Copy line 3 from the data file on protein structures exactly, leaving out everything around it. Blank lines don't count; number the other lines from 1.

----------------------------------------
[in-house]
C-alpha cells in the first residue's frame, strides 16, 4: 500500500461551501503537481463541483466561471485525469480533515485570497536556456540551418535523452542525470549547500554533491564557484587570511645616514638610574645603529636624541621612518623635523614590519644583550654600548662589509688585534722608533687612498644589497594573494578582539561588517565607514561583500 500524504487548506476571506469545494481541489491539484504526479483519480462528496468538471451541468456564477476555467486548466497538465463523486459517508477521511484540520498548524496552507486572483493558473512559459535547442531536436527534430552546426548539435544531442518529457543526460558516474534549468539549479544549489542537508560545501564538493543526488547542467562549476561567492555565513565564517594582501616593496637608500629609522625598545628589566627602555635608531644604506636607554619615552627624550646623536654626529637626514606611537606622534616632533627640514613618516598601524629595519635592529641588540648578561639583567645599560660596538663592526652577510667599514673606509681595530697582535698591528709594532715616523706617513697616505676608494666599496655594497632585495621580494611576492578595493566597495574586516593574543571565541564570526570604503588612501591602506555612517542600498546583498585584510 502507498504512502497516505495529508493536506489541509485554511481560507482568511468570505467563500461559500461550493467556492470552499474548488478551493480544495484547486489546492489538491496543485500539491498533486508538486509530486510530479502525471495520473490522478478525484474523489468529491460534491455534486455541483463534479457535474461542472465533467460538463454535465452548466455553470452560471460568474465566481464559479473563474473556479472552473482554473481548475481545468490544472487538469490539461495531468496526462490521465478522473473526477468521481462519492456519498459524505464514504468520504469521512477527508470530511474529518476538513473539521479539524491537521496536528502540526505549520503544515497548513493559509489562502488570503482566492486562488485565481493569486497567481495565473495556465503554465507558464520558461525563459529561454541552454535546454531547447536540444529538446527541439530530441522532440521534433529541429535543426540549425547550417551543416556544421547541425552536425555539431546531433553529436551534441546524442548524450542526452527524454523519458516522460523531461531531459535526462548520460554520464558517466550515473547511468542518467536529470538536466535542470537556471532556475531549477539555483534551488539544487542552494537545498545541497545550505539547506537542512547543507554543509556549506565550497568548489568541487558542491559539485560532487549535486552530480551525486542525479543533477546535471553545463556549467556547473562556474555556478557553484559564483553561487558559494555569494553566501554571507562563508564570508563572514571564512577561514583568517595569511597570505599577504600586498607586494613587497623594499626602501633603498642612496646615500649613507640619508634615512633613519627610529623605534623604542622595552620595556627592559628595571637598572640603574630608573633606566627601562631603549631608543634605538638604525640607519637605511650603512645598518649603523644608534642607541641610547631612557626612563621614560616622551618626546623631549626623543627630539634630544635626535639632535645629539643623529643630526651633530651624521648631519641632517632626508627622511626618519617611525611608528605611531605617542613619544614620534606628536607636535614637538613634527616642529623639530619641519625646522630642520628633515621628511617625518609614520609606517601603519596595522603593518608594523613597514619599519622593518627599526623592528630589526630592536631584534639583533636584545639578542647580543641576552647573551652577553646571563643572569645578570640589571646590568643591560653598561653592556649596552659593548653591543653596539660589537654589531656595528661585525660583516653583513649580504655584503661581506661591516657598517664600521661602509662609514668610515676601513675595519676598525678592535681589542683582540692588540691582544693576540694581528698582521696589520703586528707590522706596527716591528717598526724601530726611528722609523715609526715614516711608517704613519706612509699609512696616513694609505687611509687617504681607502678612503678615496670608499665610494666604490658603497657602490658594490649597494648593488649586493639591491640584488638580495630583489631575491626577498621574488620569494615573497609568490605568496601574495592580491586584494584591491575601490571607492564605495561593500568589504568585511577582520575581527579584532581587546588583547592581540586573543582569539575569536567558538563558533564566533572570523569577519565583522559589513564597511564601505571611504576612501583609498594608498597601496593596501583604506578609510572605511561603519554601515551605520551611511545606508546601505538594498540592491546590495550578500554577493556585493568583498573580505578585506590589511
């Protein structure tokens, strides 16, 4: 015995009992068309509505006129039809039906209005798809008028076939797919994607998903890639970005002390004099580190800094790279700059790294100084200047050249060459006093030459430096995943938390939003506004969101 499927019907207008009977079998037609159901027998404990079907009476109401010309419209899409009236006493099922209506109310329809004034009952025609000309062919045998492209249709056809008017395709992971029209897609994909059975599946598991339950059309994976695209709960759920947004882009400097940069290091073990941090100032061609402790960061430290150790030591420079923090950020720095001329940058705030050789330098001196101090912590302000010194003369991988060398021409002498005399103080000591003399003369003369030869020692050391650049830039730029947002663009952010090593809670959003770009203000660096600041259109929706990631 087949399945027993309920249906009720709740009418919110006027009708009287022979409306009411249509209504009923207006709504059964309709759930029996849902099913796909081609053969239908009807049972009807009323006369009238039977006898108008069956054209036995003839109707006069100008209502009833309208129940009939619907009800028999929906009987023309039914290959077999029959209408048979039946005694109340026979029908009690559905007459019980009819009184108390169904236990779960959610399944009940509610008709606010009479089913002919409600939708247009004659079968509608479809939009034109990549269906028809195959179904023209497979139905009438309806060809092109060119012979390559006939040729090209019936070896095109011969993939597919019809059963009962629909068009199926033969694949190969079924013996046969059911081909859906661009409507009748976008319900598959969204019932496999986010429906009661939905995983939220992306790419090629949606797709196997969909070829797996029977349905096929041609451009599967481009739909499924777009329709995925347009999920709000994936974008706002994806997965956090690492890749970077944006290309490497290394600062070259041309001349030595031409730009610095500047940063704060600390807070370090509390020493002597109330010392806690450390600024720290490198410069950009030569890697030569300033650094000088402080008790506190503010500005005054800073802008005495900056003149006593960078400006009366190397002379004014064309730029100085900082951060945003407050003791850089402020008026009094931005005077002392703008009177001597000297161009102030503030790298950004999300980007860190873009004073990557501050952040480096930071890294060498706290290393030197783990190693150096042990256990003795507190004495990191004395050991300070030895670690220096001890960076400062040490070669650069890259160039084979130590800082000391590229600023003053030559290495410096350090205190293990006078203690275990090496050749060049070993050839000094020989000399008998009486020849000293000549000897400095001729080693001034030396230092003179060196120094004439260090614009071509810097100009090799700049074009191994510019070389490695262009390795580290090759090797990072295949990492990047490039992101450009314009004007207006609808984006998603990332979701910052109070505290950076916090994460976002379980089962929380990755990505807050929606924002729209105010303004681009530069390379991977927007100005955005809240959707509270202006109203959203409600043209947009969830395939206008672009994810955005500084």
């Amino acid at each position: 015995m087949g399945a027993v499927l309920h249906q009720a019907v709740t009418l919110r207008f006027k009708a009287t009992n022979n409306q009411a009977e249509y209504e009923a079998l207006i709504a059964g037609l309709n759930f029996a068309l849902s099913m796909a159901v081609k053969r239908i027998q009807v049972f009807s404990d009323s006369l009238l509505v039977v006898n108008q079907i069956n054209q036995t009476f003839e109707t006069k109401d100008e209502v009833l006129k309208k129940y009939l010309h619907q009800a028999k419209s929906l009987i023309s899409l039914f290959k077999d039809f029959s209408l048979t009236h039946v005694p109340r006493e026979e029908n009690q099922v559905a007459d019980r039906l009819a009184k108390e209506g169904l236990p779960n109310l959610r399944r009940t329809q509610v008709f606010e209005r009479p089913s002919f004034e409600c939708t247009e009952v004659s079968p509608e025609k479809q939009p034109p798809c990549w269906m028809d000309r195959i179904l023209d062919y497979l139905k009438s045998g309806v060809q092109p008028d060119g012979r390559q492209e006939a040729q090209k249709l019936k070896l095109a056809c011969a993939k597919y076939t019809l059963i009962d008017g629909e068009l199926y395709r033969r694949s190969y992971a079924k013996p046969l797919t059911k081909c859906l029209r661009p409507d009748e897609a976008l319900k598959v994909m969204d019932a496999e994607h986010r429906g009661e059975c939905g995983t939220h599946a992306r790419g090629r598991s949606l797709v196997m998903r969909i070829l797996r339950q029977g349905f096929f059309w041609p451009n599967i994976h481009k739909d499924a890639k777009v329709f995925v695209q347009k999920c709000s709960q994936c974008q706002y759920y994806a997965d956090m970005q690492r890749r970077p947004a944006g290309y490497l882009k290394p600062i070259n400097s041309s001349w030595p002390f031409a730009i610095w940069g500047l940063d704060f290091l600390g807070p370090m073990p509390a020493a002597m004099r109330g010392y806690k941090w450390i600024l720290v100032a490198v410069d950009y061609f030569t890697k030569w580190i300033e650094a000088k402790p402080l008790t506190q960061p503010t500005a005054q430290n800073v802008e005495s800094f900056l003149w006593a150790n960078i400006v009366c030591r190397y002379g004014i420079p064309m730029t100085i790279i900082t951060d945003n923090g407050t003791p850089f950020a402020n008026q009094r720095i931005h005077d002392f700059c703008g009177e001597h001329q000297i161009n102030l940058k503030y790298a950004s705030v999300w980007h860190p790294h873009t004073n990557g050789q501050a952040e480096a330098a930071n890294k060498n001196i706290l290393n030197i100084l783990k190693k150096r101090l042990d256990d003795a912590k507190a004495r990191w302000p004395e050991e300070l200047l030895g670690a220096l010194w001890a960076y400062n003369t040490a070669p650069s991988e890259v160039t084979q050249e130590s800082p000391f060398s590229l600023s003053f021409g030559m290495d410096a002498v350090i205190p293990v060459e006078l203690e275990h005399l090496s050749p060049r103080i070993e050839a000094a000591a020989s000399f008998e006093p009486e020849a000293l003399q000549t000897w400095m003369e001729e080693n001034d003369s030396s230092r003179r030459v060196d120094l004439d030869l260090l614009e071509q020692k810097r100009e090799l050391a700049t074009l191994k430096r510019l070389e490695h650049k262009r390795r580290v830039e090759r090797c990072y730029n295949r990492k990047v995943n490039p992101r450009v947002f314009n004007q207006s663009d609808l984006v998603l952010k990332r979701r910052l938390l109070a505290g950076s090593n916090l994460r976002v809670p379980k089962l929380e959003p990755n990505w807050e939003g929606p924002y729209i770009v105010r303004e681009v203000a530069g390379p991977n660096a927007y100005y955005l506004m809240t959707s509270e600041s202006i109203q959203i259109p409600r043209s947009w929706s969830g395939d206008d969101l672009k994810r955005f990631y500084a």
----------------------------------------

């Protein structure tokens, strides 16, 4: 015995009992068309509505006129039809039906209005798809008028076939797919994607998903890639970005002390004099580190800094790279700059790294100084200047050249060459006093030459430096995943938390939003506004969101 499927019907207008009977079998037609159901027998404990079907009476109401010309419209899409009236006493099922209506109310329809004034009952025609000309062919045998492209249709056809008017395709992971029209897609994909059975599946598991339950059309994976695209709960759920947004882009400097940069290091073990941090100032061609402790960061430290150790030591420079923090950020720095001329940058705030050789330098001196101090912590302000010194003369991988060398021409002498005399103080000591003399003369003369030869020692050391650049830039730029947002663009952010090593809670959003770009203000660096600041259109929706990631 087949399945027993309920249906009720709740009418919110006027009708009287022979409306009411249509209504009923207006709504059964309709759930029996849902099913796909081609053969239908009807049972009807009323006369009238039977006898108008069956054209036995003839109707006069100008209502009833309208129940009939619907009800028999929906009987023309039914290959077999029959209408048979039946005694109340026979029908009690559905007459019980009819009184108390169904236990779960959610399944009940509610008709606010009479089913002919409600939708247009004659079968509608479809939009034109990549269906028809195959179904023209497979139905009438309806060809092109060119012979390559006939040729090209019936070896095109011969993939597919019809059963009962629909068009199926033969694949190969079924013996046969059911081909859906661009409507009748976008319900598959969204019932496999986010429906009661939905995983939220992306790419090629949606797709196997969909070829797996029977349905096929041609451009599967481009739909499924777009329709995925347009999920709000994936974008706002994806997965956090690492890749970077944006290309490497290394600062070259041309001349030595031409730009610095500047940063704060600390807070370090509390020493002597109330010392806690450390600024720290490198410069950009030569890697030569300033650094000088402080008790506190503010500005005054800073802008005495900056003149006593960078400006009366190397002379004014064309730029100085900082951060945003407050003791850089402020008026009094931005005077002392703008009177001597000297161009102030503030790298950004999300980007860190873009004073990557501050952040480096930071890294060498706290290393030197783990190693150096042990256990003795507190004495990191004395050991300070030895670690220096001890960076400062040490070669650069890259160039084979130590800082000391590229600023003053030559290495410096350090205190293990006078203690275990090496050749060049070993050839000094020989000399008998009486020849000293000549000897400095001729080693001034030396230092003179060196120094004439260090614009071509810097100009090799700049074009191994510019070389490695262009390795580290090759090797990072295949990492990047490039992101450009314009004007207006609808984006998603990332979701910052109070505290950076916090994460976002379980089962929380990755990505807050929606924002729209105010303004681009530069390379991977927007100005955005809240959707509270202006109203959203409600043209947009969830395939206008672009994810955005500084």